In a call that included a number of "tense moments," Postmaster General Louis DeJoy sought to reassure a group of the nation's top election officials Thursday that election mail will be his agency's highest priority this fall, according to one state election official on the call.
Specifically, DeJoy told the officials that his agency was undertaking a public information campaign to explain to voters that the U.S.
Postal Service is equipped to handle the expected increase in mail volume that comes during election season, according to New Mexico Secretary of State Maggie Toulouse Oliver, who leads the National Association of Secretaries of State, which organized the call.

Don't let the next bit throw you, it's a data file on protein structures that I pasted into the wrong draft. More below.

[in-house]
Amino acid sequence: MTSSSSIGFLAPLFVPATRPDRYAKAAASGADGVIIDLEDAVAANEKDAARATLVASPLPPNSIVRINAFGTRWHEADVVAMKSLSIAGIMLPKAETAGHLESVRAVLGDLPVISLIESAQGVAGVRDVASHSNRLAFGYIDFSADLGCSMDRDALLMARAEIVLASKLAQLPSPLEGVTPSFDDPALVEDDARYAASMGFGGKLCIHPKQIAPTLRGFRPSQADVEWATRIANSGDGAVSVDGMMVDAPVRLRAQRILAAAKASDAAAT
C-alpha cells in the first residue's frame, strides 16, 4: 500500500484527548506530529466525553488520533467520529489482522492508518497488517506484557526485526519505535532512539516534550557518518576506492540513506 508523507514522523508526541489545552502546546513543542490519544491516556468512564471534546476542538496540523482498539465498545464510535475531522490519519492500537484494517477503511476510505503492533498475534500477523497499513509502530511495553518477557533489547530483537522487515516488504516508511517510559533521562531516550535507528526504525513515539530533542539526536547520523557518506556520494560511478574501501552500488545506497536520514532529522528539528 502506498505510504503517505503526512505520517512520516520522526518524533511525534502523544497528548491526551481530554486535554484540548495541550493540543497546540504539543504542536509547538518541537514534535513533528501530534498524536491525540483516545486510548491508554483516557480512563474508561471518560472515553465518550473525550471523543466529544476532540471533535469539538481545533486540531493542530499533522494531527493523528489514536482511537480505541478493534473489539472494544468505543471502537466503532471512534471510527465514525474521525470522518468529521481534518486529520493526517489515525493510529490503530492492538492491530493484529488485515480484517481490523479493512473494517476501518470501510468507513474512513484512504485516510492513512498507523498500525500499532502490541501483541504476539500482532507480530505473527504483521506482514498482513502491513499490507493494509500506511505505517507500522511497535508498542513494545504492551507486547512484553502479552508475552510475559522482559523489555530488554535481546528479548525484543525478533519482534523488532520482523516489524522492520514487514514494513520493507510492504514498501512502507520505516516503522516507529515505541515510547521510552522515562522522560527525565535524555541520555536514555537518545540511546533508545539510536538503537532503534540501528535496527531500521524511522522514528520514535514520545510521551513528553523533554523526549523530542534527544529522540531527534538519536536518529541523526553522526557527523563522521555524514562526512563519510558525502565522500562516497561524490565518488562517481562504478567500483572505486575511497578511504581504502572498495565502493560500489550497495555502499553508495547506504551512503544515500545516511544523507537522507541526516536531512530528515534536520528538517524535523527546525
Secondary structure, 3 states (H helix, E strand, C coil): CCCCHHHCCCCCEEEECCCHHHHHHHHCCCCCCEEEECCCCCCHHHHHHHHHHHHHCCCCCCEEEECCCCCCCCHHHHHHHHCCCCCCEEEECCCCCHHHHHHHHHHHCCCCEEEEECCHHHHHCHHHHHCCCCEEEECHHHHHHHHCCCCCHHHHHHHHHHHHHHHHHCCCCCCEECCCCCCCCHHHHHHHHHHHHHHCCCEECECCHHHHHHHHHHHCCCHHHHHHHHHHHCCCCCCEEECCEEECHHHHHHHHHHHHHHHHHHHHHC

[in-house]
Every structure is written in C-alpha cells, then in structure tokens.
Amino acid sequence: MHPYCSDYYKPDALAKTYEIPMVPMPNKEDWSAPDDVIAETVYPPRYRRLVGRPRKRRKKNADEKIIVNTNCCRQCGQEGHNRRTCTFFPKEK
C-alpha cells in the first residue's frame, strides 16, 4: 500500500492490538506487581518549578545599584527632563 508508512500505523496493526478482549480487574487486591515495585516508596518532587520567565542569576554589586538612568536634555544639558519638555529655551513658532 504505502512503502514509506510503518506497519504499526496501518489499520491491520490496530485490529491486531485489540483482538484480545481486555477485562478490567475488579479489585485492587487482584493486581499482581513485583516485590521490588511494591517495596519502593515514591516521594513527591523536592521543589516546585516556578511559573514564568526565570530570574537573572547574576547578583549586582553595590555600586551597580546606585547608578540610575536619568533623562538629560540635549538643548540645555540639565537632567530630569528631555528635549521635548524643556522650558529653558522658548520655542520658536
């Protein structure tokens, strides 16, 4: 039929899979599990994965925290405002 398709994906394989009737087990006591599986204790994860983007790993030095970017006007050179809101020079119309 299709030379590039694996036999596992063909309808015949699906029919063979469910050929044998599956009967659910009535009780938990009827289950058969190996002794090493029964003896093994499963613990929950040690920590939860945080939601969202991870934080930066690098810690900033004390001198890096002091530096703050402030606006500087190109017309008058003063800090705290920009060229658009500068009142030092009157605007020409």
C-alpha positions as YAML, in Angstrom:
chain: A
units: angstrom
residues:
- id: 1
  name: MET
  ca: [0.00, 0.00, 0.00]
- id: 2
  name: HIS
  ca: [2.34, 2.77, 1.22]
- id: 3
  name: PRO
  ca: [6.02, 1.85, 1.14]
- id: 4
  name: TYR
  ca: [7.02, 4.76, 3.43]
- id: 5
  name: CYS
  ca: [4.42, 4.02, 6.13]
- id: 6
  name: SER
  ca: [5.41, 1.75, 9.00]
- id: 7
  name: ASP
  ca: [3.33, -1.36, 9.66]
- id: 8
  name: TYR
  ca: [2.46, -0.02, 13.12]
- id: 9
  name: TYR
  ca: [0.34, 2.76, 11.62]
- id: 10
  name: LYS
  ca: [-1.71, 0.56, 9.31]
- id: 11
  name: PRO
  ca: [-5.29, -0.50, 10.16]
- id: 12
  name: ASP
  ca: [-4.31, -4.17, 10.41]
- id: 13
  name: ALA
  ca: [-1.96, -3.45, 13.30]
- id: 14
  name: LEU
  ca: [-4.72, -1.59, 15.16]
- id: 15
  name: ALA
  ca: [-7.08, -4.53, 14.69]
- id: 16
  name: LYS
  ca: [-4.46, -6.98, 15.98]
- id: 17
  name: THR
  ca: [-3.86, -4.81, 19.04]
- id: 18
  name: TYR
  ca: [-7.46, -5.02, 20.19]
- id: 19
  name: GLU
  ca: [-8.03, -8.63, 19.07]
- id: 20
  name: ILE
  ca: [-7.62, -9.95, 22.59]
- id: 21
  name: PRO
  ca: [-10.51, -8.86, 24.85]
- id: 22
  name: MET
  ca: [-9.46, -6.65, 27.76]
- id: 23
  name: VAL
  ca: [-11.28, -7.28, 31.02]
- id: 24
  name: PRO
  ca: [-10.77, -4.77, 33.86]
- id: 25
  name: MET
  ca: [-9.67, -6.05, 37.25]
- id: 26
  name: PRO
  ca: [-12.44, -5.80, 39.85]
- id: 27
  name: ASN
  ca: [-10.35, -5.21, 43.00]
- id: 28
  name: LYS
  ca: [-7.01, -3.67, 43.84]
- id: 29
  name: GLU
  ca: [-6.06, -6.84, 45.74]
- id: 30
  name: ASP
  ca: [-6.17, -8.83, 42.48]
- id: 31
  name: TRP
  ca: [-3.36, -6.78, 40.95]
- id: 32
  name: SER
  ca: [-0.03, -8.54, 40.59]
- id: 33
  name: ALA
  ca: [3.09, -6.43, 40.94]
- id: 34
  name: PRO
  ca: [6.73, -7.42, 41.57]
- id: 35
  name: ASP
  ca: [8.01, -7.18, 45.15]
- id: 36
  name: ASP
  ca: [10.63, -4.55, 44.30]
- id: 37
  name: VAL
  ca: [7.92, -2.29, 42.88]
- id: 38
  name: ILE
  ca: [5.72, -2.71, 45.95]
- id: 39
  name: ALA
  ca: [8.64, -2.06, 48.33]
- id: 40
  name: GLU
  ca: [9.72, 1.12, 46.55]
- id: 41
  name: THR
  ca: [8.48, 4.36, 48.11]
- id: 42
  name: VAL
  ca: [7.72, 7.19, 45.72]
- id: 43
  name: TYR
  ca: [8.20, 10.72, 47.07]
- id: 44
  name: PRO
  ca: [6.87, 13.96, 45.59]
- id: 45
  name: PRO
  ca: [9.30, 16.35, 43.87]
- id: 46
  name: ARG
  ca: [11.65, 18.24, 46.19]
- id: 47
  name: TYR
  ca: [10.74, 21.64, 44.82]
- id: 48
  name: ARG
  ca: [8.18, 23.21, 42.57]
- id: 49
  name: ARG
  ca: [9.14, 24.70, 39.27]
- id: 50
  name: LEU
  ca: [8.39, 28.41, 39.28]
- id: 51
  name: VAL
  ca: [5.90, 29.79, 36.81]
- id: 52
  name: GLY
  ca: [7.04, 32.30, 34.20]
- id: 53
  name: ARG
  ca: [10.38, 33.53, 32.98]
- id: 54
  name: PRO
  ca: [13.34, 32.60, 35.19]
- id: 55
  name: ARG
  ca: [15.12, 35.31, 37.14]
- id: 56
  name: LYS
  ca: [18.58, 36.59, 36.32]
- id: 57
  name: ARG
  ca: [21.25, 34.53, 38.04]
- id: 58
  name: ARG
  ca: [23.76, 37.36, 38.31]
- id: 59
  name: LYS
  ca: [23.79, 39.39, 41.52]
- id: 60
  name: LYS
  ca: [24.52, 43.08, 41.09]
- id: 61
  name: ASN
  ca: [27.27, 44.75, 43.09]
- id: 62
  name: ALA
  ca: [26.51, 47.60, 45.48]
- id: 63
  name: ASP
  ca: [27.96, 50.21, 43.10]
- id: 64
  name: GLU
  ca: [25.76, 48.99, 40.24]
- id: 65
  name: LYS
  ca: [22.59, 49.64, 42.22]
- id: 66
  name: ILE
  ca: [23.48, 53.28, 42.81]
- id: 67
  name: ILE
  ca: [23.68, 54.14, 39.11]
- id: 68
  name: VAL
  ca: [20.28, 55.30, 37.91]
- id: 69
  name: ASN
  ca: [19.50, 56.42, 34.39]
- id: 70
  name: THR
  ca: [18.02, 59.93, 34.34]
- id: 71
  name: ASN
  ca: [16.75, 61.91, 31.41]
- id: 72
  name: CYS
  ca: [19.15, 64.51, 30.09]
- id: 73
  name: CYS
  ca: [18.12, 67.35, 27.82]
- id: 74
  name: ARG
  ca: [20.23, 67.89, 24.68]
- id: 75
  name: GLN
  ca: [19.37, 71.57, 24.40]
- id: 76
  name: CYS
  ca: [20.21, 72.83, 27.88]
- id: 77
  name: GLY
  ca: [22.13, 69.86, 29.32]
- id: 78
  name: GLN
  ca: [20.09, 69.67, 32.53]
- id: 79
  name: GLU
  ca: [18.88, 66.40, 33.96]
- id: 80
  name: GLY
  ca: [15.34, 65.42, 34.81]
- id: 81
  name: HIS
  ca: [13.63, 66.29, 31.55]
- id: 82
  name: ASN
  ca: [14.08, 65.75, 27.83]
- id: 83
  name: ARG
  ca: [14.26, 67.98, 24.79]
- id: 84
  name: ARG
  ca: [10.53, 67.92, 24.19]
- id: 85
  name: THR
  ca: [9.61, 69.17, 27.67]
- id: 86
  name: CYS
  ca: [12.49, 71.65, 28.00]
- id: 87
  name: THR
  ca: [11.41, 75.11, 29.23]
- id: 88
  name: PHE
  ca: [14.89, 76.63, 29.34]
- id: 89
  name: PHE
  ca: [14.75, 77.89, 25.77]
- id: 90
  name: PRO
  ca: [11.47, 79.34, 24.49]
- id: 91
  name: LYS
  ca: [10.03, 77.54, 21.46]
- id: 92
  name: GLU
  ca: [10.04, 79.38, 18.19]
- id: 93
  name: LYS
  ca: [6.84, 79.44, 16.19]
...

Secretaries of State asked @USPS Postmaster General DeJoy to review a draft before election information was sent to voters to ensure accuracy.
Most of those delays are by only a single day, but the general air of doubt hanging over the Postal Service may push some voters, especially Democrats, to vote in person instead of by mail this fall
A CNBC/Change Research poll in late August found an 11 percentage-point decline in the share of Democrats nationwide who said they planned to vote by mail, compared with a poll taken two weeks before the changes at the Postal Service became well-known
"We have to take the election process out of the realm of toxic partisan rhetoric and make sure that voters have the best information possible to make their decisions about how, where and when to cast their ballot," she said
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